However you sign in, you're then confronted by the new Metro-style Start screen: a full-screen, fully configurable dashboard that contains Windows Phone–like live tiles for the Metro and classic Windows apps (as well as documents, websites, and other items) that you use most often. As with their Windows Phone equivalents, the Windows 8 live tiles, which Figure 5 shows, are far more graphical and expressive than simple icons. For example, instead of a little "4" badge to indicate that you have four new email messages, the Mail tile actually cycles through a preview of each message.
Nice! But also potentially overwhelming. With about 16 live tiles or so visible on a typical 1366 ´ 768 screen, you could be looking at a lot of animating and live updating, depending on your configuration. On my test tablet, at least six of these tiles are constantly spinning and redisplaying. Maybe it's an age thing, but I sometimes find it tiring. I suspect youngsters will love it, given their shorter attention spans and penchant for sound bites.
Admins and IT pros who aren't fans of live tiles should know this: The Start screen isn't just fully customizable; it's also fully controllable via Group Policy. You can literally create custom-tailored dashboards that expose only the apps that your users need to get their jobs done. As with any technology, this can be used for good or evil, but I do believe that a Windows 8 PC could ultimately prove easier to lock down than earlier Windows versions. And that could be a selling point, despite the training that this new experience requires.
What's Up with Apps
The Metro-style apps that run from the Start screen are, like smart-phone apps, full-screen experiences. However, many have been adapted to work in a unique side-by-side mode, in which the main app takes up about two-thirds of the screen and a secondary app takes up the rest, as Figure 6 shows. Not all Metro-style apps are custom-tailored for this type of use, but those that are (e.g., Calendar, Weather) will be useful for multitasking. And there's nothing like this on the iPad, where all apps are full-screen all the time, making task management more difficult.
Microsoft bundles a number of apps in the Consumer Preview, but the company has indicated to me that this selection doesn't necessarily represent what will be available in the final product, but rather what most users will see preinstalled on most PCs. This information tells me that the apps that fall neatly into the Bing and Windows Live categories—Maps, Weather, Finance, People, Photos, Calendar, Mail, and so on—will likely be bundled as Windows Live Essentials is today. That is, most new PCs will probably include these apps with Windows 8, but those who manually install the OS will need to get them manually (and for free) from the Windows Store.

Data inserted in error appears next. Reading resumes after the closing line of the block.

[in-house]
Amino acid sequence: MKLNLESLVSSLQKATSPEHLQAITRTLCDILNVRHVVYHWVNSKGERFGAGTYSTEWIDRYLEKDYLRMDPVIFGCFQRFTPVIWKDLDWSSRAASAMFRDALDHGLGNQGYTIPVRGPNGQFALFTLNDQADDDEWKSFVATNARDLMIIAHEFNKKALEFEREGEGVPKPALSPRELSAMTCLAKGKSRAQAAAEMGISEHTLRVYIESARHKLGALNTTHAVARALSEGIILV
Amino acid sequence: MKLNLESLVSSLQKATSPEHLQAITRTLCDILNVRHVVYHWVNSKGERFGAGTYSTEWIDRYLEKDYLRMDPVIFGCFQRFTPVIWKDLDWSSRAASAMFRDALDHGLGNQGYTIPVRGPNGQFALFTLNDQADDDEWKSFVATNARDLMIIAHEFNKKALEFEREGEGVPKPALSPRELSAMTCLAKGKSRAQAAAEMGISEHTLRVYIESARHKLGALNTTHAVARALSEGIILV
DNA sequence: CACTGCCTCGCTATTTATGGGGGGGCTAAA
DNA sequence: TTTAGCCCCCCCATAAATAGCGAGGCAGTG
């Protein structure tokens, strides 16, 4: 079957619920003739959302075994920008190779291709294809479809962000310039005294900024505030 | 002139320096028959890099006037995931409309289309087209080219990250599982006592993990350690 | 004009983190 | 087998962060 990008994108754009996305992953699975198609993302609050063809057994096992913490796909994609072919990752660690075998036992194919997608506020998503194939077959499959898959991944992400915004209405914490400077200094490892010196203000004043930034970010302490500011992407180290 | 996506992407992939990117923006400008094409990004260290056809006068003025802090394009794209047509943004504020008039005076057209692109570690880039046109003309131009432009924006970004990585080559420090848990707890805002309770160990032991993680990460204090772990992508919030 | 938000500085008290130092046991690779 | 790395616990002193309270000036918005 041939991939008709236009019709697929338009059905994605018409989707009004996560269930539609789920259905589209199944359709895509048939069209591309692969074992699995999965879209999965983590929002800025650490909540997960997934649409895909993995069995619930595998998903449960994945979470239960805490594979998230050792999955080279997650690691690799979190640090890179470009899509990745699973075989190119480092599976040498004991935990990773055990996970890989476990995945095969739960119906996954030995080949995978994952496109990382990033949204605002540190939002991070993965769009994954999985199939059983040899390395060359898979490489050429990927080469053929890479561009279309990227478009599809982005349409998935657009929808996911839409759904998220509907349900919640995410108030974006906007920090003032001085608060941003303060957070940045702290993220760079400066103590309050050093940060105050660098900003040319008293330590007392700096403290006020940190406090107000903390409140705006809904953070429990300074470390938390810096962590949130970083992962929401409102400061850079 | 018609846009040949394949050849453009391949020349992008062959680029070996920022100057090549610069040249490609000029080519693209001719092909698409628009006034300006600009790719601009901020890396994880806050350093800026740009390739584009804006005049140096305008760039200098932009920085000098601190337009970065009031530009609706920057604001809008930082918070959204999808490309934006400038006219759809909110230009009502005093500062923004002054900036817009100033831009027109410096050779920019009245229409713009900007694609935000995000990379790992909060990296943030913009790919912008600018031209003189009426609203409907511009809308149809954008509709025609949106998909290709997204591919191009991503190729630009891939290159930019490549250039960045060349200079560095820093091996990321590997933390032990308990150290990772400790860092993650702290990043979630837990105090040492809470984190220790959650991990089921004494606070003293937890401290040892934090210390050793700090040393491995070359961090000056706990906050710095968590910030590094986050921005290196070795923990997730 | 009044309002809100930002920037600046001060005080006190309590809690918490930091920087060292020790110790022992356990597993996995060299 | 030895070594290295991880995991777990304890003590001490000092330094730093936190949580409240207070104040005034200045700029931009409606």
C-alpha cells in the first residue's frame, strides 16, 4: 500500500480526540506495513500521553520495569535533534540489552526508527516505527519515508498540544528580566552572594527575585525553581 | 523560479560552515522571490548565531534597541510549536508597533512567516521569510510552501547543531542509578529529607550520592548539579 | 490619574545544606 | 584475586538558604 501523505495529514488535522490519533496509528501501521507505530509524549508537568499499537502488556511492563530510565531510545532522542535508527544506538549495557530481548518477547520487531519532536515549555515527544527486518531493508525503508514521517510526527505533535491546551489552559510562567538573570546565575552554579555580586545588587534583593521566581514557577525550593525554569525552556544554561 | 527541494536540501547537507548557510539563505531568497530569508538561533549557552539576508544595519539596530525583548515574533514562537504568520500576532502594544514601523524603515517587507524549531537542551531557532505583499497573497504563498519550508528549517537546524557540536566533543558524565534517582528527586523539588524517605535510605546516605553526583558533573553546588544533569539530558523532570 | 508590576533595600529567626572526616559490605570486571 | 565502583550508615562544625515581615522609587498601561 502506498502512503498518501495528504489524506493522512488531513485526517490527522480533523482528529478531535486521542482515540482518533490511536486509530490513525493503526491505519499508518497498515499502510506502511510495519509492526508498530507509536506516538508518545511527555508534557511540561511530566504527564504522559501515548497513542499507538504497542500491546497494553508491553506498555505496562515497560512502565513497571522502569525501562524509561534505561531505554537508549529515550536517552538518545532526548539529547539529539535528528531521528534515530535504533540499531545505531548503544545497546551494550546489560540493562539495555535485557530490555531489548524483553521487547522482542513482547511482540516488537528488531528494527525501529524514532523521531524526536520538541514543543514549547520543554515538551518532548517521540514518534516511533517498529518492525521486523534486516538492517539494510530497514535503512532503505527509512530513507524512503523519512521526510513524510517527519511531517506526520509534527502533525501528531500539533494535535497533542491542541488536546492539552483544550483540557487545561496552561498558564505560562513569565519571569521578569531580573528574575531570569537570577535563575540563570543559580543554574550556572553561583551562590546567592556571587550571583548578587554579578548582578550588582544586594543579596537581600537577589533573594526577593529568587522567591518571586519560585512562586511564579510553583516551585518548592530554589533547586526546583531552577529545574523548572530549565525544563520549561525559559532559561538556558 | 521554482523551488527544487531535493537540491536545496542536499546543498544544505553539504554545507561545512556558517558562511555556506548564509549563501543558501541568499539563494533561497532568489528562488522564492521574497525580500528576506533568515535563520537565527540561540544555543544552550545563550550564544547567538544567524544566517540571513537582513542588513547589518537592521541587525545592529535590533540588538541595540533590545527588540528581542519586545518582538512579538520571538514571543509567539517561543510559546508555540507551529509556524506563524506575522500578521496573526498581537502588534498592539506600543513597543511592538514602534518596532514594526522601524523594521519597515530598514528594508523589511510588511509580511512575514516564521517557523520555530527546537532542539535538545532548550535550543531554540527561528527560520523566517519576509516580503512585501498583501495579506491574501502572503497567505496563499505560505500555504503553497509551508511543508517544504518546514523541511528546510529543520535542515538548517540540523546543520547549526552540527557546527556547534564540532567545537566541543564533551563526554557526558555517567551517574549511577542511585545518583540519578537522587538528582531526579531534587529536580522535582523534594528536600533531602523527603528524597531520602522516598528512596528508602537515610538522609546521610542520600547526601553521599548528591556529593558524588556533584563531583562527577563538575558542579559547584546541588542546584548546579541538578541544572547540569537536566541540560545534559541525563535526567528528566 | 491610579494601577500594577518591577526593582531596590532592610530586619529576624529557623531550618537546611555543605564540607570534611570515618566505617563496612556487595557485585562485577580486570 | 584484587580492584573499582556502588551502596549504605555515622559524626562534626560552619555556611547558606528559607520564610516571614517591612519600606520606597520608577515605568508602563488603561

Although all these apps represent a major step up from the intern-created sample Metro apps that Microsoft bundled with the Developer Preview (none of which are available now), few stand out. The Bing and Windows Live apps, in particular, are clearly labeled as App Previews, meaning that they are incomplete. Microsoft tells me that its developers only got started on Windows 8 apps with the Developer Preview last fall, so the App Previews are at least six months behind the rest of the OS. And it shows. These apps are incomplete, lack obvious configuration options, and are often buggy.
Some are at least attractive. Finance (Figure 7) and Weather, both Bing apps, are simply beautiful. And Windows Phone users will appreciate that Microsoft has taken the Windows Phone apps for Mail, Calendar, People, Photos, and Videos and updated them for the increased real estate and landscape orientation of the Windows 8 screen. This is something that Apple has never done effectively with most iPad apps, which mostly just resemble bigger versions of the equivalent iPhone apps. (Yes, Apple lovers, there are exceptions, but Microsoft's work here is more consistent across apps and looks better on the big screen.)
As with mobile-device app stores, Microsoft will require that consumers find, download, and purchase all Metro-style apps for Windows 8 through a single online service, called the Windows Store, which Figure 8 shows. This store is in itself another amazingly attractive app. More important, it provides a nice way to discover, download, and manage your apps. Only free apps are currently available, but the selection is growing week by week. Microsoft will enable paid apps—which can come in trial versions, another feature that the iPad lacks—by the time it finalizes Windows 8. And businesses will be able to host their own internal apps in a private part of the store. Naturally, Microsoft understands the unique needs of businesses.
The Real Question
Ultimately, I keep coming back to the same question: Does a single OS with two user experiences—Metro and the desktop—make sense? I just don't know, not yet. In a bid to find out, I've installed the Consumer Preview on all my regular-use machines and will be using only Windows 8 going forward. (I've written more than 40 articles about the Windows 8 Consumer Preview so far. You can find them all on the Windows 8 landing page on the Supersite for Windows.) For now, I can say that the Metro environment makes plenty of sense for tablets, whereas the desktop is likely to continue to rule on traditional PCs. Given the Windows 8 release schedule, that might need to be enough.